As mentioned, Singapore has been very proactive in signing up to various bilateral DEAs and regional trade arrangements to facilitate data transfers, research and development, and institutional collaboration to support its digital economy. In a study published by the Asian Development Bank over a two-decade period (Period 1: 2000–2012 and Period 2: 2014–2019) on the contribution of the digital economy to select countries’ GDP, Singapore recorded the largest digital economy in terms of GDP share in Southeast Asia, averaging at 8.2 percent from 2000 to 2010.92 Notwithstanding its slight dip to 6.8 percent from 2014 to 2019, the study concludes that digital products and industries will continue to make a substantial contribution to Singapore’s overall economic activities.93
Despite the onslaught of the COVID-19 pandemic, Singapore’s digital economy bounced back in 2021 with a 35 percent growth amounting to a Gross Merchandise Value (GMV) of USD15 billion from USD11 billion in 2020. If the current trend of economic recovery persists, Singapore might be on track to reach a GMV of USD27 billion by 2025.94 With a regional average of 80 percent, Singapore has the highest share of digital consumers out of all internet users per country in Southeast Asia at 97 percent, due to increasing usage of digital services in the e-commerce and digital financial services sector.95 Pre-pandemic, 10 percent of Singapore’s GDP was derived from digital products and services like cloud services, Internet of Things (IoT), and Artificial Intelligence (AI).96 In the post-pandemic era, Singapore’s capacity to generate, capture, and use data will determine the continuing viability of its digital economy, and based on the trends assessed, its data generation is heading inexorably upward. As the world’s leading digital hub for business, finance, transportation, logistics, and advanced manufacturing and technology, Singapore’s sustained reliance on and integration of highly interconnected platforms from AI, IoT, Blockchain, to 5G will only accelerate its production of high densities of data. Combined with its digital capital of talent, skills, resources, and digital infrastructure, Singapore is well-positioned to develop new forms of technology and applications.97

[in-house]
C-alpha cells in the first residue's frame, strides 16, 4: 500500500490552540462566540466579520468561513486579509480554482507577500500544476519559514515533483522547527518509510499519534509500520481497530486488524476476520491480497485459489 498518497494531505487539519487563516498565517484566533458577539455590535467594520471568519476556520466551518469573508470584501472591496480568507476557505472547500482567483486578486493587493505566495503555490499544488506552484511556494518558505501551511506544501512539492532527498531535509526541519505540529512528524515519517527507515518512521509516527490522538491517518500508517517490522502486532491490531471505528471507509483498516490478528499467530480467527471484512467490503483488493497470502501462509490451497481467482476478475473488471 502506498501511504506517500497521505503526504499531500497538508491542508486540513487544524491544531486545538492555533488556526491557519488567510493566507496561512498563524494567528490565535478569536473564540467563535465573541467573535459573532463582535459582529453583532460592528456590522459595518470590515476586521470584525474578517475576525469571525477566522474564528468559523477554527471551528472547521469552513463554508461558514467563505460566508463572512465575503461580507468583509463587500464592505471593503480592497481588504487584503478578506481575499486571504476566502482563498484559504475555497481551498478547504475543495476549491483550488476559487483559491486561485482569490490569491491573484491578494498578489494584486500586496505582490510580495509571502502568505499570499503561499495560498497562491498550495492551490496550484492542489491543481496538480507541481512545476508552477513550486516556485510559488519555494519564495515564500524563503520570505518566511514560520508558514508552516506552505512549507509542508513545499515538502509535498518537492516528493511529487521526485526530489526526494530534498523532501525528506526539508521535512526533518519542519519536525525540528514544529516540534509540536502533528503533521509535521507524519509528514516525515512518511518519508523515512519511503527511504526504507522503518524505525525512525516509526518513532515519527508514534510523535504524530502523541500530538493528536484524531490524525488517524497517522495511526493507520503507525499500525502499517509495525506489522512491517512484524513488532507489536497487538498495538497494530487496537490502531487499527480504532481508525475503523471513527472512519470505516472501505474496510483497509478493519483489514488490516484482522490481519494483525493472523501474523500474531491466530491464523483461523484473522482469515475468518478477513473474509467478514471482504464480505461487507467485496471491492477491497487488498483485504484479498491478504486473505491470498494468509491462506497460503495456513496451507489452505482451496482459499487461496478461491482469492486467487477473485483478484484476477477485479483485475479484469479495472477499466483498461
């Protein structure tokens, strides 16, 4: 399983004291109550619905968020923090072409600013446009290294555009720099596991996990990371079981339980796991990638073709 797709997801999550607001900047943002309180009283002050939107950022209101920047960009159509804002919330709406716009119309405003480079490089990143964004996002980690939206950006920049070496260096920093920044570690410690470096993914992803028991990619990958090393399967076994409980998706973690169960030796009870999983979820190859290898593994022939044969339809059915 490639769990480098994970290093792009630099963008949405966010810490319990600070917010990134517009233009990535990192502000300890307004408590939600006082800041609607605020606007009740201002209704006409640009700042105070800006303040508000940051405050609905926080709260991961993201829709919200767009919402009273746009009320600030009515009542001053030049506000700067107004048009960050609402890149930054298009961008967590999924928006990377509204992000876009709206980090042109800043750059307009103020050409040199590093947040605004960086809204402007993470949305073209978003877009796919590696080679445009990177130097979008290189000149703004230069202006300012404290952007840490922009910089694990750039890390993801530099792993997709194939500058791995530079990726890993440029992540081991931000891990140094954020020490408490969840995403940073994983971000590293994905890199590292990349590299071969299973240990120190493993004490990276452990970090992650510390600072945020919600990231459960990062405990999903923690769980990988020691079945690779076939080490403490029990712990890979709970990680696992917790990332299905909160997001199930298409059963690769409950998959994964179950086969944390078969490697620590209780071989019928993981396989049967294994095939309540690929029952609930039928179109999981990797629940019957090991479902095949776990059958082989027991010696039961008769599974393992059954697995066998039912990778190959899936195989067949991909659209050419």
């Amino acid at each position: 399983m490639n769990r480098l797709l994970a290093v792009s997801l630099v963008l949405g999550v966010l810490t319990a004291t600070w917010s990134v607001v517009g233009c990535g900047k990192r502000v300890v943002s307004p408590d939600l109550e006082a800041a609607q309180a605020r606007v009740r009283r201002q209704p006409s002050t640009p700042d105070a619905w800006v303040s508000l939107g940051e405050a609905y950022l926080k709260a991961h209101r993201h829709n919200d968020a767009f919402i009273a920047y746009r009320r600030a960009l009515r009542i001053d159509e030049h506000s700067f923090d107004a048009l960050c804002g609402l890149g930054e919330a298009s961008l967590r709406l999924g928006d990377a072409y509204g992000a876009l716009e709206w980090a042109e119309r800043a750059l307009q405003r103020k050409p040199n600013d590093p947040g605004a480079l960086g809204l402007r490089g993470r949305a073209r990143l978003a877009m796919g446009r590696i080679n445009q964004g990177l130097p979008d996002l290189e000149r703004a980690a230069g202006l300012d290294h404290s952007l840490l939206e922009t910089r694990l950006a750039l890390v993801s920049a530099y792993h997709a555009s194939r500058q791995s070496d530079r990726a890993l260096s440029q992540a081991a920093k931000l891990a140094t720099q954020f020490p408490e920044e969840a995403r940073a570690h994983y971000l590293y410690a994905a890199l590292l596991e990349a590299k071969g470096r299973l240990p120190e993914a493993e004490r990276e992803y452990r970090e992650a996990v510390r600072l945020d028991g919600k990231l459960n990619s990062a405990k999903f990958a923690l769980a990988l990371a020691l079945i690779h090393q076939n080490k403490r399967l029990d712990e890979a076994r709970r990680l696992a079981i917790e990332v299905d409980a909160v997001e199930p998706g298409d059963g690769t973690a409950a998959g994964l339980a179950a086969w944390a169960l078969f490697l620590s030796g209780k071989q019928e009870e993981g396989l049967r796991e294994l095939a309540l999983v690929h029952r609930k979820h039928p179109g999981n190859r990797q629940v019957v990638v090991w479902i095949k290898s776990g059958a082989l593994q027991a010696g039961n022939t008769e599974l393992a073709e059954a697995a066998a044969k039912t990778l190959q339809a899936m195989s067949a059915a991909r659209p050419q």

Data for public policy
The Organisation for Economic Co-operation and Development (OECD) considers data as a strategic asset which can be applied in practical ways that create public value in three areas—anticipation and planning, delivery, and evaluation and monitoring—making the case for data-driven policymaking in the public sector.98 In other cases, big data analytics allow governments to improve resource optimization, tax collection, and forecasting and predicting.99
Data has been foundational to Singapore’s formulation, implementation, and evaluation of public policies, shaping the government’s governance structure, management, and operations. The OECD identified Singapore’s Fusion AnalyticS for public Transport Emergency Response (FASTER) initiative as a case study on data’s public value in addressing emergencies, crises, and developing situations in the context of overcrowded and ageing transport infrastructure. Through FASTER’s anonymized location-based information combined with traffic feeds, Singaporean authorities can draw insights from transport networks, enabling the deployment of additional buses or advisories to customers when large crowds are detected.100
Data science tools such as real-time data, data visualization, and machine learning are also being used for evidence-based policymaking. Other examples of how Singapore harnesses data to design and evaluate public policies include Pulse of the Economy, launched by the Government Technology Agency of Singapore (GovTech), which uses high-frequency big data drawn from rail systems, electricity consumption, social media sentiments and online apps to develop new indicators for economic and urban planning.101 Singapore’s Smart Nation initiative has also made Open Government Data available, allowing publicly available datasets from 70 public agencies, geospatial resources, and e-services tools to be used to create data-driven solutions.102